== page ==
This blog post does not endorse or condone any illegal acts of piracy with regards to Emulation or otherwise. This post is for purely informational purposes on how to set up and configure a PC for an optimal gaming experience. No unlawful acts of copyright infringement are encouraged or accepted.
Console Gaming hasn’t been my thing for a long time. Even though I don’t play games much anymore, I just cannot bring myself to purchase a console while I have tasted the freedom and flexibility of PC Gaming with its cheaper games, no subscription to access online services and extensive modding support for many games.
And yet, the PC Gaming experience has felt somewhat incomplete in recent years, as I became more and more unsatisfied with playing games here and there at my desk, just as if I were studying or being otherwise productive.
Why not use the large TV I have in my Living Room to play games as I relax on the sofa? It sounds straightforward to bring my PC into the Living Room itself, but with the size of modern desktop PCs, it was a sight only a Mother could love. It just couldn’t be a permanent fixture in the room.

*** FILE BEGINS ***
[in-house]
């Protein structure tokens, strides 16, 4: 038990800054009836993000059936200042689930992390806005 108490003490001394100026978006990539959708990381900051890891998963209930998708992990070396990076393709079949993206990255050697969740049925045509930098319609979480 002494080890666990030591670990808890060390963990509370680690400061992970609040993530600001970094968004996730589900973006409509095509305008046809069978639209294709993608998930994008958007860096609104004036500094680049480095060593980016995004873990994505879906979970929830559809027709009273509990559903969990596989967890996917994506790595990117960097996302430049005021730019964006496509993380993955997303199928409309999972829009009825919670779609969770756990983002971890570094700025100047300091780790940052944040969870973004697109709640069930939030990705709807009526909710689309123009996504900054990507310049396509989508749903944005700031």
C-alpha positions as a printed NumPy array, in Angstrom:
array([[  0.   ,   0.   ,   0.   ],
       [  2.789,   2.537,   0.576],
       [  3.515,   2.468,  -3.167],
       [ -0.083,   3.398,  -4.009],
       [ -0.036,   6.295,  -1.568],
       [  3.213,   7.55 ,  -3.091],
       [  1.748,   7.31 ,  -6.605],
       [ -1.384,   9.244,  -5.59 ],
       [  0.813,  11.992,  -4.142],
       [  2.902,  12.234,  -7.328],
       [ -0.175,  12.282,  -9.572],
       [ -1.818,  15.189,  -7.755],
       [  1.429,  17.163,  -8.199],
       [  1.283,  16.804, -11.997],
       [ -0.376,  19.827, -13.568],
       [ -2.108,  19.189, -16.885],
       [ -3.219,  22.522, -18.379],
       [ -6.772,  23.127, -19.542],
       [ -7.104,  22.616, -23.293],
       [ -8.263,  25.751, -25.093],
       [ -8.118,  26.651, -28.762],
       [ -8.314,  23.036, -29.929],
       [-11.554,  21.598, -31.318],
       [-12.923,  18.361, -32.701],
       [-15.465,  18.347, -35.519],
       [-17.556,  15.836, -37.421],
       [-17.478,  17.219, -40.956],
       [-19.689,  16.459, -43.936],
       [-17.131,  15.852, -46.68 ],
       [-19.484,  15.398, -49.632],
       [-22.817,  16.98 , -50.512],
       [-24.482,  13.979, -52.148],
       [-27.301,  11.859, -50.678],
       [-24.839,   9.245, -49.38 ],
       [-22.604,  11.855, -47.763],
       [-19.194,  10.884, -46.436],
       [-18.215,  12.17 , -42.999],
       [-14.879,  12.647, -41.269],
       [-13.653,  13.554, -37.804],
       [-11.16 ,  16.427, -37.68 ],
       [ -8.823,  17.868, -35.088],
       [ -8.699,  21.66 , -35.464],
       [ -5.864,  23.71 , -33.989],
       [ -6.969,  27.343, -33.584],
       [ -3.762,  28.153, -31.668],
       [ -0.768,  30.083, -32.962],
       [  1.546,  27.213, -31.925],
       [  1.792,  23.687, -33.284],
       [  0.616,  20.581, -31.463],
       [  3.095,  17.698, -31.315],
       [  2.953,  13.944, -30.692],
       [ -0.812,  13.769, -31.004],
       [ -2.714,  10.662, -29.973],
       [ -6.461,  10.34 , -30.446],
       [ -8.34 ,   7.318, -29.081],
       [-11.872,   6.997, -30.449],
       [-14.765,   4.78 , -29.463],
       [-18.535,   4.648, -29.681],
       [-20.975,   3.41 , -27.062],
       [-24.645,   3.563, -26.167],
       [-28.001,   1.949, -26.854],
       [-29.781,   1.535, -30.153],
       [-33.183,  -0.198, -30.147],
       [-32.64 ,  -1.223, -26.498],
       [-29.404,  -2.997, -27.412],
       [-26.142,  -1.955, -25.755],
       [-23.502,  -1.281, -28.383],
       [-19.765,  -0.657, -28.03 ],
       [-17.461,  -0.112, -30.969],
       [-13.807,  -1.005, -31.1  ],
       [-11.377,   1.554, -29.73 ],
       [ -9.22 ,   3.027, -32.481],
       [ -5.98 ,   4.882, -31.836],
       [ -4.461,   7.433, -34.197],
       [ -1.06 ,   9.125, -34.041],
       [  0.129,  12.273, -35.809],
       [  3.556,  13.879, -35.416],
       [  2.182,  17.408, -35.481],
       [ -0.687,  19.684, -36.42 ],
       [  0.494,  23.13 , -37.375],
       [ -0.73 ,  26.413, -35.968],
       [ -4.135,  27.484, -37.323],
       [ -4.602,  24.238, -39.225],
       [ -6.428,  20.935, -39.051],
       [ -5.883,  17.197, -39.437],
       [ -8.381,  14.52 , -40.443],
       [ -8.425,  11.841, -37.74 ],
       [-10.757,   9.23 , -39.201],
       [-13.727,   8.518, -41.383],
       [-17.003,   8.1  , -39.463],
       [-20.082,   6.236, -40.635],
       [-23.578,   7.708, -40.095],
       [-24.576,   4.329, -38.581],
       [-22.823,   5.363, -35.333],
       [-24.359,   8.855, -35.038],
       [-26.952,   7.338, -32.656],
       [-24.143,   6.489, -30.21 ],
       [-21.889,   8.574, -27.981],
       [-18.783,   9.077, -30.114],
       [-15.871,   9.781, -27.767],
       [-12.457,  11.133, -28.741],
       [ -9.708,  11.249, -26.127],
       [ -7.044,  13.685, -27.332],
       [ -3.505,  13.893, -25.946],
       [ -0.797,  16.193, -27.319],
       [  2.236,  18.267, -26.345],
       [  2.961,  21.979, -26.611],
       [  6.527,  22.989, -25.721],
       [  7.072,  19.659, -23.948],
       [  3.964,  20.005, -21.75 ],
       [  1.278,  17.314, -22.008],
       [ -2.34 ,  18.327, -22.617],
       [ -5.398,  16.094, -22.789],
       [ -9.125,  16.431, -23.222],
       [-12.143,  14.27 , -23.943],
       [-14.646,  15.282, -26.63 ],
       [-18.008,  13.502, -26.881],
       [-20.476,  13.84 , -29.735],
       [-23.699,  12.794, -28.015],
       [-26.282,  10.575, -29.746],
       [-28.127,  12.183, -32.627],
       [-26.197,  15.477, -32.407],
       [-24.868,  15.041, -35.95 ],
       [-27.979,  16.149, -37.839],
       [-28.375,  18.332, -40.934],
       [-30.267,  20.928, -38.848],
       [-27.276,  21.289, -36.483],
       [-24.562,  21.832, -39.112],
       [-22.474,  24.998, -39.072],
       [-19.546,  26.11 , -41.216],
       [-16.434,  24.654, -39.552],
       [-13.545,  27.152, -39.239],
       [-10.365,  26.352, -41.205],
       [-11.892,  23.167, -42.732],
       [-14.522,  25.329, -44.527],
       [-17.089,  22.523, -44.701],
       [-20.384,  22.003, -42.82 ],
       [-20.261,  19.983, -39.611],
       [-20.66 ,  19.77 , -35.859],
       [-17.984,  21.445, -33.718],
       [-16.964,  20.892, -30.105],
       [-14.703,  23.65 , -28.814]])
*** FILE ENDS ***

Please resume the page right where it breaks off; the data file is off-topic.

Fast forward to today and I have the perfect Gaming PC setup in my living room, without compromising on aesthetics, power or usability.
If you want a similar set up, this is a guide for you.
A description of the hardware I use is as follows.
I own an HX99G from Minisforum. With its powerful 6900HX CPU and 6600M AMD GPU, it can handle almost anything at 1080p 60FPS, and many games pre-2016 at 4K 60FPS.
By far the best and most unique feature of this unit however is its size. Compared to my otherwise trusty PC of 6 years prior, this thing is tiny, yet of magnitudes more powerful.
I own 2 XBOX One Controllers, which (being owned by Microsoft also) work perfectly with Windows 10/11. I also have and use the Official Xbox Wireless Adapter for Windows. I know that the XBOX One Controllers work well over Bluetooth, but the Wireless Adapter allows for a more reliable connection, lower latency and the ability to send game audio wirelessly to the 3.5mm jack on the Controller. The adapter is hard to find by itself, but I got mine bundled with my Controller.
We’ve got the hardware out of the way, now let’s move on to the Software used.
I use the following software to interact with the PC from the comfort of my sofa and without awkwardly using a Keyboard and Mouse in the Living Room.
- Unified Remote: Once the Server Program is installed on the PC, the companion app iOS/iPadOS and Android means you will be able to control the mouse cursor and keyboard on your PC using your iPhone